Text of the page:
In early 2017 the DVSA plans to introduce its earned recognition scheme, which will see operators rewarded with fewer compliance checks in return for access to tachograph and maintenance data.
So far details on what being part of the scheme will entail have been few and far between, as the DVSA is still finalising how it will work. However David Wood, DVSA’s compliance product manager, earlier this year hinted and what hauliers should expect.
When will it begin?
Although no official start data has yet been set, the DVSA plans to launch earned recognition in early 2017. However, some operators have already had a taste of what the scheme will be like as the DVSA conducted a trial earlier this year.
Why has the DVSA decided to put earned recognition in place?
The DVSA has seen pressure on resources and costs increase over recent years, and wishes to instead target its resources on the operators that pose the greatest risk to road safety. Wood earlier this year said the DVSA is trying to be “a bit smarter” with its technology and staff resources.
It wants the scheme to encourage the most non-compliant operators to either improve their practices, or face increased pressure from more DVSA checks.
The agency also wants to relieve the burden on businesses that have a high level of compliance by rarely stopping vehicles for compliance checks, unless there is something visibly wrong with the truck.
What do operators need to demonstrate to be considered for the scheme?
As well as providing the agency with access to their data, hauliers under the scheme will need to:
- Have been operating for a minimum of two years;
- Have had no action taken by a traffic commissioner in two years;
- Have a minimum annual test past rate of 95%;
- Undertake a third-party audit.
At the FTA’s Transport Manager Conference series earlier this year, the FTA’s head of national & regional policy and public affairs Christopher Snelling said the association was in conversations with the government about bringing operators under its Truck Excellence scheme into earned recognition automatically.
The DVSA has developed a set of KPIs that operators will be expected to meet, but these have not yet been revealed.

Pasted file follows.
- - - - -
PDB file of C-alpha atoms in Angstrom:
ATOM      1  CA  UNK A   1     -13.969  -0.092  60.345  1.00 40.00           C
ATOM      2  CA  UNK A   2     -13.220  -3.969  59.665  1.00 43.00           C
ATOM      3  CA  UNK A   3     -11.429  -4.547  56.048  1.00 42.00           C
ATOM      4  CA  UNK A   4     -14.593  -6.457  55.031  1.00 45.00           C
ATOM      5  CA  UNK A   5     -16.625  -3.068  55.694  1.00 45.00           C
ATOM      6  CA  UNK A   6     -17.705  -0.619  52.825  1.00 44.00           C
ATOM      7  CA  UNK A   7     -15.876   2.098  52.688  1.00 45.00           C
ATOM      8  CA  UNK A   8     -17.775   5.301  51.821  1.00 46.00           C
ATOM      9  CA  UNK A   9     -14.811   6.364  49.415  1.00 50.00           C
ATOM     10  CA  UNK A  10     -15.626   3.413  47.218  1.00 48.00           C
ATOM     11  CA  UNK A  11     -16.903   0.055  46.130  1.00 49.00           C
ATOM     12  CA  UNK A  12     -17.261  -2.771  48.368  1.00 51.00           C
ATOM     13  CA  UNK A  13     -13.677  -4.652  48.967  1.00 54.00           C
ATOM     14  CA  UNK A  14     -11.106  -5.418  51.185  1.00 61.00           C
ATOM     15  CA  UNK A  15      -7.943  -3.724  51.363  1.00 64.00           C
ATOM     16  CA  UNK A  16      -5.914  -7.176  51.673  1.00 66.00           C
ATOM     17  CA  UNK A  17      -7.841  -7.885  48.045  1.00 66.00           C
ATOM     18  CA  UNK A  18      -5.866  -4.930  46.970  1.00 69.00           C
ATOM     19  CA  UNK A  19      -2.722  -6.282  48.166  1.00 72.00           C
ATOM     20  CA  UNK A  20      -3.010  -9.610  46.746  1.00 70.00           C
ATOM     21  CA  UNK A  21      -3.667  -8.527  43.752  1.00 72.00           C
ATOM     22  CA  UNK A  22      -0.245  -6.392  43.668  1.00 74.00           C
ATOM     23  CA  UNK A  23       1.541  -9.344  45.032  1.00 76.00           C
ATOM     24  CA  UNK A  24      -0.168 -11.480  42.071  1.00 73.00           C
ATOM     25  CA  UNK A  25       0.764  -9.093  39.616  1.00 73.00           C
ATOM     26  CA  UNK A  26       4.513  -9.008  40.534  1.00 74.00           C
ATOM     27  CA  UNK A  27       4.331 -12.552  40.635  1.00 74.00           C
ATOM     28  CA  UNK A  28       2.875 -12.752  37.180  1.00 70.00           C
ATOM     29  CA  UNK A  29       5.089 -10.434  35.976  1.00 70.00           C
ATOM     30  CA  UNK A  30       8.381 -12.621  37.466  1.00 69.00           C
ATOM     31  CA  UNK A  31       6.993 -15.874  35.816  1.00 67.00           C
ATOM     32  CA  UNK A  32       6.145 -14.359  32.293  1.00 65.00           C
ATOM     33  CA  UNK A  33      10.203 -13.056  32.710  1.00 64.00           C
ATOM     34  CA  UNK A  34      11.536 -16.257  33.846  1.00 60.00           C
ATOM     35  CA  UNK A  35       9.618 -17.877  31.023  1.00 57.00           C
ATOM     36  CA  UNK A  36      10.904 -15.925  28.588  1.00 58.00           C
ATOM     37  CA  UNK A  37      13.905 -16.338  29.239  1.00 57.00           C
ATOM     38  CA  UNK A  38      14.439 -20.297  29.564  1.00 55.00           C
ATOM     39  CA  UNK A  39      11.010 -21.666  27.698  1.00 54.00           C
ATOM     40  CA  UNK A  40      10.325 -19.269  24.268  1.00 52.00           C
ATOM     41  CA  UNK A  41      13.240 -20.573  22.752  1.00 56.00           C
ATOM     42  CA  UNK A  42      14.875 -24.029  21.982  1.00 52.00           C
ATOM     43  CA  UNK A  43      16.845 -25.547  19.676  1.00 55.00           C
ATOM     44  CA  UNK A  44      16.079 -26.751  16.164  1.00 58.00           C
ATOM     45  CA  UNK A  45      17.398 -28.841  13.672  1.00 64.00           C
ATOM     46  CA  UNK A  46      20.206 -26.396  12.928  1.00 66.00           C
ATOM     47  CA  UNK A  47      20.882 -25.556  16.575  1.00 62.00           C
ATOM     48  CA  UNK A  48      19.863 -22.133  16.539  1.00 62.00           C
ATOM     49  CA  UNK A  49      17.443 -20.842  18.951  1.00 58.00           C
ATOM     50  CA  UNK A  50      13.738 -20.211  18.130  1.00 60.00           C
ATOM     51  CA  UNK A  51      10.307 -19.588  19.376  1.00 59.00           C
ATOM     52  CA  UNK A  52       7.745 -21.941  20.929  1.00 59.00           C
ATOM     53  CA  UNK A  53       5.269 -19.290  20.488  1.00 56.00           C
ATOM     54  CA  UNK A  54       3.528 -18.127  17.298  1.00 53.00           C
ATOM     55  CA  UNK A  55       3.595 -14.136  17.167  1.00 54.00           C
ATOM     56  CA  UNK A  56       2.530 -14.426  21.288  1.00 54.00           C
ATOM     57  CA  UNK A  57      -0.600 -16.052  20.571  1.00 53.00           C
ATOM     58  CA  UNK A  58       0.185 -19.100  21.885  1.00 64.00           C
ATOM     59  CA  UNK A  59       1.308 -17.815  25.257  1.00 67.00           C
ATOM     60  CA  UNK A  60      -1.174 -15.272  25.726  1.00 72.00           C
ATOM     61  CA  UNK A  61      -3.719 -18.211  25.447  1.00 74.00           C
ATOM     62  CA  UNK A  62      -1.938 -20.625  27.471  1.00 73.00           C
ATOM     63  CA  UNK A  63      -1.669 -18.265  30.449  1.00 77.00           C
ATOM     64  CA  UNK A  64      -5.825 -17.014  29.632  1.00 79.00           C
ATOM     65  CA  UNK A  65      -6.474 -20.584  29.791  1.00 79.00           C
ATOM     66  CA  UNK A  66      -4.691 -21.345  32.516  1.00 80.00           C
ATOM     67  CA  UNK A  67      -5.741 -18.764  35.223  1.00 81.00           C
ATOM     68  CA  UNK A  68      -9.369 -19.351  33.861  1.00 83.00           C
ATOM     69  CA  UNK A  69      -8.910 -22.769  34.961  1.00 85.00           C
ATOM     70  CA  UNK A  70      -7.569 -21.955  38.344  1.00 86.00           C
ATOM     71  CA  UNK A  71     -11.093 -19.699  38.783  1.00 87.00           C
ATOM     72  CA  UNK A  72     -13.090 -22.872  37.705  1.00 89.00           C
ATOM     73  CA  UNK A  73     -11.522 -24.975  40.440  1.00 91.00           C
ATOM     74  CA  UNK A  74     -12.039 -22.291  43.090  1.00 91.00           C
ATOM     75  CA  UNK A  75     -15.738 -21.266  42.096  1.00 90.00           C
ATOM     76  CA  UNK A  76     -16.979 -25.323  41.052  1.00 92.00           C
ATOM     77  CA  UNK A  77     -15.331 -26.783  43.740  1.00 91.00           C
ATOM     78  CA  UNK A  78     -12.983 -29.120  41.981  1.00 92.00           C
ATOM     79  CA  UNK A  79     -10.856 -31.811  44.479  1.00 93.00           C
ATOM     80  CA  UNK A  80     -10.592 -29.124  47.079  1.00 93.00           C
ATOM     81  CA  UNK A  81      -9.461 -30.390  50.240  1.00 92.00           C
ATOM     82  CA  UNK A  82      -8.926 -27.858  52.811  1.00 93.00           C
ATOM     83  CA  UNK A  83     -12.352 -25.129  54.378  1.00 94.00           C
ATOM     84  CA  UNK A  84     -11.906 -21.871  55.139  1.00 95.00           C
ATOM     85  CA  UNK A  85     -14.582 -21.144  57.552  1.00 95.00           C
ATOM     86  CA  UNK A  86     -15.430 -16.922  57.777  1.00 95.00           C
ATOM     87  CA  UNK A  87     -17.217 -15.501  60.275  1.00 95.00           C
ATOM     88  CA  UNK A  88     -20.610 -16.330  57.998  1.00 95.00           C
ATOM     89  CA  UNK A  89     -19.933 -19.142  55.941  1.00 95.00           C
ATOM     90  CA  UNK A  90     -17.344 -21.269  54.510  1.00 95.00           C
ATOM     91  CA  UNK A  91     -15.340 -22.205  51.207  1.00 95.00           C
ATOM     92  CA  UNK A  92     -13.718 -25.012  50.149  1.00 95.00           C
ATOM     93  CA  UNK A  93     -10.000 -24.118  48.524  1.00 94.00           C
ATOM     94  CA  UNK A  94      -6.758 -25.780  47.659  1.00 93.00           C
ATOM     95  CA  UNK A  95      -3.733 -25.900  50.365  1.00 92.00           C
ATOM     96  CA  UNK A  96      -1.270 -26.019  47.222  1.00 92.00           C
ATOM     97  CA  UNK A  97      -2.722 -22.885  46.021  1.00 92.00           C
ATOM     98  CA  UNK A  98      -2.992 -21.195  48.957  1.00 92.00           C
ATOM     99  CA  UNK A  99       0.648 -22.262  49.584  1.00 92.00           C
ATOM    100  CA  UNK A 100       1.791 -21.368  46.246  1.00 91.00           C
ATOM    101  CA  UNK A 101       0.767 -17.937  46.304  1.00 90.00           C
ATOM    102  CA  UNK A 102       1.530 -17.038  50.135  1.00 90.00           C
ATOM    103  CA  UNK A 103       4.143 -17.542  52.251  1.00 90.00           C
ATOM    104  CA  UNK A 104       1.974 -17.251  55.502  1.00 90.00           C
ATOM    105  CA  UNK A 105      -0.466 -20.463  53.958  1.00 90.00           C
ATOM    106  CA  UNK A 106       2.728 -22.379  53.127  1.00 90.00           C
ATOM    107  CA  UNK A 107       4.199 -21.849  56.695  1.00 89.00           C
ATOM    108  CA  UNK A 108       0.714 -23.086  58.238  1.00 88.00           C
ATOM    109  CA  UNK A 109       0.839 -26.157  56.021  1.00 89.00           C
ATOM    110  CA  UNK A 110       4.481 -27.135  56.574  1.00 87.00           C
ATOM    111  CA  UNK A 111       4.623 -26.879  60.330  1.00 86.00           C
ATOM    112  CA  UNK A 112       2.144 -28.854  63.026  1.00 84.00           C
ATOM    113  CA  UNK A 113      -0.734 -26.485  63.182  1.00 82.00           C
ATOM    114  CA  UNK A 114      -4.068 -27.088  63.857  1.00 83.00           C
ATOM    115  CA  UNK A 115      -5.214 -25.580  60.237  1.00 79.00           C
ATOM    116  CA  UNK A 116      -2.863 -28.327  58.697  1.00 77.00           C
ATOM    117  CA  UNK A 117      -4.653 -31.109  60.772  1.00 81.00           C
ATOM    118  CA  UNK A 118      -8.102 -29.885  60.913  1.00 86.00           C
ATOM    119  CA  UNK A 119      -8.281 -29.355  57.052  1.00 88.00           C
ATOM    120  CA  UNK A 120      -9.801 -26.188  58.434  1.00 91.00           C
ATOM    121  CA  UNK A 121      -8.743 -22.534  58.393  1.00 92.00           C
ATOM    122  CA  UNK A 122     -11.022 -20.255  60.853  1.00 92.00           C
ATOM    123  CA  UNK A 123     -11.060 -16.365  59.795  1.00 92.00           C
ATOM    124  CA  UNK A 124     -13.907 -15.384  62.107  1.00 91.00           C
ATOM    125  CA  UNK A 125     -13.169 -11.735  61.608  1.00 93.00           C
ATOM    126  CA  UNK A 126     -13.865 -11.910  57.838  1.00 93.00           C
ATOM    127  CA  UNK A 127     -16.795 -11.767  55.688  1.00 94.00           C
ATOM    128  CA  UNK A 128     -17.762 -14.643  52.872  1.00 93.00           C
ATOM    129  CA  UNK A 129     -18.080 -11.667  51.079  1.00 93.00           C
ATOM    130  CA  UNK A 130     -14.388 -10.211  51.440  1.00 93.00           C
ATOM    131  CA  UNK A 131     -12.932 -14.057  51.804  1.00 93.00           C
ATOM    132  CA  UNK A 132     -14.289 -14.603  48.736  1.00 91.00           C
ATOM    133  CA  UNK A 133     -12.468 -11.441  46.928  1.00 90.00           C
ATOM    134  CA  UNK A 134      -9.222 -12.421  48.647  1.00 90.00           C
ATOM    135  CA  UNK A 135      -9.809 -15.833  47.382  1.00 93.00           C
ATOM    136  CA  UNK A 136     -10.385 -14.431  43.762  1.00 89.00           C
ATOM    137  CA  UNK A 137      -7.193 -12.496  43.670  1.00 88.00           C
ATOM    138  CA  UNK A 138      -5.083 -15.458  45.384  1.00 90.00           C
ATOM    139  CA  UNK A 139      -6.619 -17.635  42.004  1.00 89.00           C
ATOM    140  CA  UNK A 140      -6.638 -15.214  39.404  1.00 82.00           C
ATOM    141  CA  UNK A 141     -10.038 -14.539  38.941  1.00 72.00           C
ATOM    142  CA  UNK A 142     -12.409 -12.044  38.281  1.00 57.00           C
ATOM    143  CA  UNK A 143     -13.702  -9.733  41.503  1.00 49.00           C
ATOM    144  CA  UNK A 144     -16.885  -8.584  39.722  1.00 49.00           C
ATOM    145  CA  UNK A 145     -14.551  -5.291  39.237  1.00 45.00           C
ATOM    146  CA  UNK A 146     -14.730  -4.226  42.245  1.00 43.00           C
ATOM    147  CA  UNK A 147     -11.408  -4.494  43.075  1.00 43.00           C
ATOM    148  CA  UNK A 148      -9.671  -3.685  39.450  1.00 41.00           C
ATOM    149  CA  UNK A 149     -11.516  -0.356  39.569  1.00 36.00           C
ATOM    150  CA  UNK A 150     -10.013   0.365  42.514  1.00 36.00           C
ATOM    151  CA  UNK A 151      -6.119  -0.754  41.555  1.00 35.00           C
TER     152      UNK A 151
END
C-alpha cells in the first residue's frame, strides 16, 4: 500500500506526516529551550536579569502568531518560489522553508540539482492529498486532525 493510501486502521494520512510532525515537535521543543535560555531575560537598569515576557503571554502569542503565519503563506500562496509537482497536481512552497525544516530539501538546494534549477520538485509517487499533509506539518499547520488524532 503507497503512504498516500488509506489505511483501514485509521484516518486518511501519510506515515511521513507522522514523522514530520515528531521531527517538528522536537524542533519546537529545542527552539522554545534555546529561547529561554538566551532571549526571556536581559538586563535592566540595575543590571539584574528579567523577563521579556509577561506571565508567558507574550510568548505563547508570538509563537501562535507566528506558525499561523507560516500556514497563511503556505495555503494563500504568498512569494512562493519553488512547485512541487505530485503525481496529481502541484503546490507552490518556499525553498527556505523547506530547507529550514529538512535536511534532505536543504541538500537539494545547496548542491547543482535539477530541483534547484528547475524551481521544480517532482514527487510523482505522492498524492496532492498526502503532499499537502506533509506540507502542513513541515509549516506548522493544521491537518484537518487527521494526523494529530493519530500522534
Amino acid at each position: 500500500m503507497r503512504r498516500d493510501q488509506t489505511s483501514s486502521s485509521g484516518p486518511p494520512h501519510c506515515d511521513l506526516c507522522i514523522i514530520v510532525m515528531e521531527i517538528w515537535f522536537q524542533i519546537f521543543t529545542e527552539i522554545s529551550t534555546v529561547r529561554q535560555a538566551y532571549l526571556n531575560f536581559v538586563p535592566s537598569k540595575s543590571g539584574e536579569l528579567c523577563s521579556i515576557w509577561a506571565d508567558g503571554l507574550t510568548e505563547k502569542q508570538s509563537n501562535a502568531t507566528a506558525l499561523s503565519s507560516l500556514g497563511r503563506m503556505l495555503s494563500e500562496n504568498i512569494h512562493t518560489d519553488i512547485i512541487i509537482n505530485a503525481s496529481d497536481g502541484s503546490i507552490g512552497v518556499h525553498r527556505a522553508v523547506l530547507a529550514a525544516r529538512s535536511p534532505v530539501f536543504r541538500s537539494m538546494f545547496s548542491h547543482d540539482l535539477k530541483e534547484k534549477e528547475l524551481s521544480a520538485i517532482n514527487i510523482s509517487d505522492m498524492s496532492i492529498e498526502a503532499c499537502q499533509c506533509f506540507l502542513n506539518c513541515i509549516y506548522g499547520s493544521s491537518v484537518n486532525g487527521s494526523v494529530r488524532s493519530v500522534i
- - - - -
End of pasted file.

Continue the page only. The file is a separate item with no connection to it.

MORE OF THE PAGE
Wood emphasised that the scheme is voluntary and the DVSA will not look unfavourably upon those operators who choose not to join.
DVSA chief executive Gareth Llewellyn said in September that operators will need technology in place to enable information to be shared with the DVSA.
What happens if standards slip for an operator under earned recognition?
Wood said the DVSA accepts that sometimes things don’t go to plan and occasionally maintenance standards might slip or the annual test pass rate may fluctuate, but operators under the scheme that find themselves with a problem are unlikely to have their earned recognition status removed.
They are likely to be put in touch with a member of DVSA staff, who will give them a chance to explain what went wrong and give them advice.
Are operators prepared for earned recognition?
A survey conducted by Microlise at the FTA’s Transport Manager Conference series this year found that more than half (58%) of respondents felt they had the systems and technology in place to benefit from earned recognition. Just over a quarter (27%) felt that they did not have the technology available, and 15% did not know if they had or not.
“It’s great that almost half of those who responded at the FTA Transport Manager conferences have got the technologies and systems in place to take advantage of earned recognition next year. But it still leaves a large proportion who aren’t sure, or know they aren’t ready,” said Matthew Hague, executive director, product strategy at Microlise. “I believe earned recognition will be a game changer for compliant operators – delivering a real competitive advantage for those that are ready.”